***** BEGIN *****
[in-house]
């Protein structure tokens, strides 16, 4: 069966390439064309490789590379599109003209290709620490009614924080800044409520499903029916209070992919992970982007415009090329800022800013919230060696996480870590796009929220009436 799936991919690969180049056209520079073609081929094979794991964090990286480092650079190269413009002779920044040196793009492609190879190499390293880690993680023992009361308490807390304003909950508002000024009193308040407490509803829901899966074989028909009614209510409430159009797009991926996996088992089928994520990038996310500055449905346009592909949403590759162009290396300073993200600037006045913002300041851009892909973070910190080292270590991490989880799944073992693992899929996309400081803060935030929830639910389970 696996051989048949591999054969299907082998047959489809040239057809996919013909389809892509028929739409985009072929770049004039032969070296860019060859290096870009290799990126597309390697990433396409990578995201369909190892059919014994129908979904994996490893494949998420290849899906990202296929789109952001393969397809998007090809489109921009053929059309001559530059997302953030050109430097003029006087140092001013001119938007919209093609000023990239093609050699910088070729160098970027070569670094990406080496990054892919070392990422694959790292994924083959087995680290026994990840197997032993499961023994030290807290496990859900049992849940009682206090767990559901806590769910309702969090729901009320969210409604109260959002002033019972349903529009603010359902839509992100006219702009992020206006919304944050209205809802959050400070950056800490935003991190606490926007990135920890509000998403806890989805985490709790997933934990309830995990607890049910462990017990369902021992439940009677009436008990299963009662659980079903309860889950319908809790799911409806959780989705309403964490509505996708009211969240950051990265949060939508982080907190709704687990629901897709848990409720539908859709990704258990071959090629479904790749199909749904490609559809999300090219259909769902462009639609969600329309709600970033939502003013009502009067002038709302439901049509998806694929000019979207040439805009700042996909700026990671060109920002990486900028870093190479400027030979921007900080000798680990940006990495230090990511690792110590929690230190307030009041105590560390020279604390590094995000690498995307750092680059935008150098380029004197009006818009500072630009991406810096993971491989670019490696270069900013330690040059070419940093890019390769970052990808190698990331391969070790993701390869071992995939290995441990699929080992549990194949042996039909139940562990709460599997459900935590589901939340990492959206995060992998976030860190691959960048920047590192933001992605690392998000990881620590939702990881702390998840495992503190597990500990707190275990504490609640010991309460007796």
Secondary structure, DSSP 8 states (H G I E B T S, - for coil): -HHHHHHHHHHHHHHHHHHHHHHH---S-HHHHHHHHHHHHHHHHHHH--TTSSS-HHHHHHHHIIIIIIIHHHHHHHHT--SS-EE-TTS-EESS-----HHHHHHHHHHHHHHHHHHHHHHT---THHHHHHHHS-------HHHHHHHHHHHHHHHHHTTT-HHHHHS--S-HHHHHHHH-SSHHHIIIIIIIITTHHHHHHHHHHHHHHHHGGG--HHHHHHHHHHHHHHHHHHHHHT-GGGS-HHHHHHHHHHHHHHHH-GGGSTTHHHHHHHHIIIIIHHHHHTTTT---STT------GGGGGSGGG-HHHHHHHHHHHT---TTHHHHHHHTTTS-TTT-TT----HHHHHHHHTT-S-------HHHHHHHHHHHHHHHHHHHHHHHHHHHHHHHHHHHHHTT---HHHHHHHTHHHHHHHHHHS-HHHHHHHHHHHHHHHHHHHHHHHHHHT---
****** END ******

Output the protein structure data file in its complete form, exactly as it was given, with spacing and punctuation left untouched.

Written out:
[in-house]
């Protein structure tokens, strides 16, 4: 069966390439064309490789590379599109003209290709620490009614924080800044409520499903029916209070992919992970982007415009090329800022800013919230060696996480870590796009929220009436 799936991919690969180049056209520079073609081929094979794991964090990286480092650079190269413009002779920044040196793009492609190879190499390293880690993680023992009361308490807390304003909950508002000024009193308040407490509803829901899966074989028909009614209510409430159009797009991926996996088992089928994520990038996310500055449905346009592909949403590759162009290396300073993200600037006045913002300041851009892909973070910190080292270590991490989880799944073992693992899929996309400081803060935030929830639910389970 696996051989048949591999054969299907082998047959489809040239057809996919013909389809892509028929739409985009072929770049004039032969070296860019060859290096870009290799990126597309390697990433396409990578995201369909190892059919014994129908979904994996490893494949998420290849899906990202296929789109952001393969397809998007090809489109921009053929059309001559530059997302953030050109430097003029006087140092001013001119938007919209093609000023990239093609050699910088070729160098970027070569670094990406080496990054892919070392990422694959790292994924083959087995680290026994990840197997032993499961023994030290807290496990859900049992849940009682206090767990559901806590769910309702969090729901009320969210409604109260959002002033019972349903529009603010359902839509992100006219702009992020206006919304944050209205809802959050400070950056800490935003991190606490926007990135920890509000998403806890989805985490709790997933934990309830995990607890049910462990017990369902021992439940009677009436008990299963009662659980079903309860889950319908809790799911409806959780989705309403964490509505996708009211969240950051990265949060939508982080907190709704687990629901897709848990409720539908859709990704258990071959090629479904790749199909749904490609559809999300090219259909769902462009639609969600329309709600970033939502003013009502009067002038709302439901049509998806694929000019979207040439805009700042996909700026990671060109920002990486900028870093190479400027030979921007900080000798680990940006990495230090990511690792110590929690230190307030009041105590560390020279604390590094995000690498995307750092680059935008150098380029004197009006818009500072630009991406810096993971491989670019490696270069900013330690040059070419940093890019390769970052990808190698990331391969070790993701390869071992995939290995441990699929080992549990194949042996039909139940562990709460599997459900935590589901939340990492959206995060992998976030860190691959960048920047590192933001992605690392998000990881620590939702990881702390998840495992503190597990500990707190275990504490609640010991309460007796």
Secondary structure, DSSP 8 states (H G I E B T S, - for coil): -HHHHHHHHHHHHHHHHHHHHHHH---S-HHHHHHHHHHHHHHHHHHH--TTSSS-HHHHHHHHIIIIIIIHHHHHHHHT--SS-EE-TTS-EESS-----HHHHHHHHHHHHHHHHHHHHHHT---THHHHHHHHS-------HHHHHHHHHHHHHHHHHTTT-HHHHHS--S-HHHHHHHH-SSHHHIIIIIIIITTHHHHHHHHHHHHHHHHGGG--HHHHHHHHHHHHHHHHHHHHHT-GGGS-HHHHHHHHHHHHHHHH-GGGSTTHHHHHHHHIIIIIHHHHHTTTT---STT------GGGGGSGGG-HHHHHHHHHHHT---TTHHHHHHHTTTS-TTT-TT----HHHHHHHHTT-S-------HHHHHHHHHHHHHHHHHHHHHHHHHHHHHHHHHHHHHTT---HHHHHHHTHHHHHHHHHHS-HHHHHHHHHHHHHHHHHHHHHHHHHHT---